by Amanda Ricks Eating healthy while in college can be a daunting task. Fast food restaurants, particularly ones with a dollar menu, are cheap and easily accessible, and this convenience can sometimes outweigh the negative consequences of eating foods that have been fried, saturated, or […]
Month: September 2012
by Alissa Strong On Tuesday morning, Former President Bill Clinton appeared on CBS and issued a no-holds-barred statement to Muslim activists. Clinton condemned the tendency to resort to violence when the Islamic faith is disrespected and claimed that the modern world is too diverse, too […]
Your filing system. It may be a big set of file drawers. It may be a small accordion-style folder. It may not even exist at all. Regardless of what it looks like, how big it is, or how organized it is (*cough cough*), we all know what goes in the files. Birth certificates, social security cards, marriage certificates, insurance policies, and so on.
It all seems so boring and impersonal, but our record-keeping systems are essential. What would happen if you didn’t have those important documents? It is never too early to start working on your record-keeping system.
Create a system that works for you. My husband and I keep our important papers together in an accordion folder. That’s all we need for now (although I’m excited for the day we’ll have an important-looking set of file drawers and color-coded folders). Categorize your documents in a way that’s logical to you, and keep it all in a safe place.
Don’t know what to save? Here is a list of important documents to help you get started:
- Tax returns for the past seven years
- Warranties for cars, appliances, tools, etc.
- Wage or salary pay records for seven years
- Insurance policies
- Bank records for the past seven years
- Medical receipts for seven years
- Credit card statements for seven years
- Deeds and titles
- Stock and bond certificates
- Debts you owe or are owed (adapted from Israelsen 2011, 51)
Some of us, including me, have some areas to improve in! For example, when you get your bank statement electronically, do you print it out? Start doing that, because they can get harder to access (sometimes even costing you money) as time goes on. Do you keep all your pay stubs? Hold on to those! Why seven years, you ask? That’s in case you ever get audited for taxes.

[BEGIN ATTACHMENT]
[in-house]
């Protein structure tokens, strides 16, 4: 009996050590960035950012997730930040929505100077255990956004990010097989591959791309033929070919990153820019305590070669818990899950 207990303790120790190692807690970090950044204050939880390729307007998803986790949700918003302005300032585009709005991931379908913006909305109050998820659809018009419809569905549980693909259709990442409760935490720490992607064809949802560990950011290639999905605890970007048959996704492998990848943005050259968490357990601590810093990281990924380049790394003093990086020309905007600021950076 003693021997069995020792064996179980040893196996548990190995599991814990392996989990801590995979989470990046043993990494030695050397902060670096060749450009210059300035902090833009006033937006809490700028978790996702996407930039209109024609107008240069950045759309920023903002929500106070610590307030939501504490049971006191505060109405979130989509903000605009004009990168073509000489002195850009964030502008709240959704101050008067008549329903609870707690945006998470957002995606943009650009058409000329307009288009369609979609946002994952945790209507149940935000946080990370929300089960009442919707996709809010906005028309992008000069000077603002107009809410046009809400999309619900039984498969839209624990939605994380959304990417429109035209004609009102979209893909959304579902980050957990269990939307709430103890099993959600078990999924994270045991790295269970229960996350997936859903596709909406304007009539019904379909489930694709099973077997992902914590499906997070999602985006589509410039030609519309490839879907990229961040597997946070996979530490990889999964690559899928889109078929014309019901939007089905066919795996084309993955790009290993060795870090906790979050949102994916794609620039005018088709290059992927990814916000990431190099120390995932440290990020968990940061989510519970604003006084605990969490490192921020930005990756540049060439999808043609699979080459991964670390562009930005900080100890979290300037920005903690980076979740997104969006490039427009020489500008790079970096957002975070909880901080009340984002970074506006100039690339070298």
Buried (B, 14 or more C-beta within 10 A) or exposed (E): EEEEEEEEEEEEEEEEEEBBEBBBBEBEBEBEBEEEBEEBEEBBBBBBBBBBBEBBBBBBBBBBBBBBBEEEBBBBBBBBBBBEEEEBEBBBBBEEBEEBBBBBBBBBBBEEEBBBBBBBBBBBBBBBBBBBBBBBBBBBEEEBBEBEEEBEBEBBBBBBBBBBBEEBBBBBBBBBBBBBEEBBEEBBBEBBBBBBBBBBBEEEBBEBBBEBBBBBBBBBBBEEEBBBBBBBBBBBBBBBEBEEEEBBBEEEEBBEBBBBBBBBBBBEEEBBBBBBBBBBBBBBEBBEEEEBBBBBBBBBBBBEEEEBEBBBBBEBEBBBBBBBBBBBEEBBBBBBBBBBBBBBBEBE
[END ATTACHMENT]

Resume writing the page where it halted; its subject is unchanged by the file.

But this whole record-keeping thing still seems rather boring, cold, and impersonal, right? Think of this as your family’s record-keeping system. There’s more to records than financial statements and birth certificates. What about photos? journals? important letters? Saving personal records is just as essential and important.
Now, I’m not going to lecture on how we’re all supposed to be keeping a journal—I’ll let our consciences do that. I just want to emphasize how important it is to save these other important documents as well. You will be able to remember exciting family vacations with your photo albums, show your children pictures of great-grandparents they have never met, and share stories from your childhood with your children from your old, chicken-scratchy journals. These things will be important to your children! So do your best to save your records.
Here are some ideas of personal records you might want to start saving:
- Personal journals
- Treasured letters (or emails)
- Certificates of achievement
- Photo albums
- Selected examples of children’s artwork or schoolwork
- Home videos (adapted from Israelsen 2011, 51–52)
(On a side note, having all of your photos saved onto your computer is not good enough. One day, your computer will crash. Don’t lose your photos in that disaster. Save them to a disk, print them out—do something to keep them safe and saved forever.)
So, while you’re setting up your family’s filing system, don’t think of it as just a filing system, but as a record-keeping system. Make it personal!
The lists of items to save came from my workbook for SFL 260: Family Finance. Israelsen, Craig L. 2011. Personal and Family Finance Workbook. 6th ed. Provo, UT: BYU Academic Publishing.
by Alissa Holm The start of school brings not only students back to the BYU campus, but also many vendors to the annual Farmers Market at LaVell Edwards Stadium. Every Thursday until October 25, about 25 vendors will fill the south parking lot of the […]
by Mandy Teerlink The whirlwind scent of the fair tickled my six-year-old nose. We walked into a big white tent, and I saw them. The ostriches. They were huge. Their long pink necks stretched high above my head, and their fluffy bodies seemed so soft to […]
by Dustin Schwanger
Vice presidential candidate, Paul Ryan, spoke to over 700 people on Wednesday evening in Provo’s Utah Valley Convention Center after a day of fundraising in the area.
Introduced by Josh Romney, one of Mitt Romney’s five sons, and in the company of Utah senator Orrin Hatch, Ryan continued with the campaign’s emphasis on capitalism and American ingenuity saying, “In America, we don’t want to resent success; we want to emulate it.”
Following the theme of freedom, Ryan said, “America is special because it is the only country in history founded upon an idea, that freedom comes from nature and God—not government,” which statement roused the mostly student audience.
Ryan finished his fifteen-minute speech again attacking government intrusion into Americans’ lives, saying, “The family is the nucleus of society—not government.”
This reception wrapped up a day of fundraising in the Provo area. Earlier in the day the campaign hosted a dinner with Ryan for $25,000 a plate, and later, for $3,000, supporters could meet Ryan and have their picture taken with him. The final fundraising event was this reception costing $1,000 a person, but only $20 for students.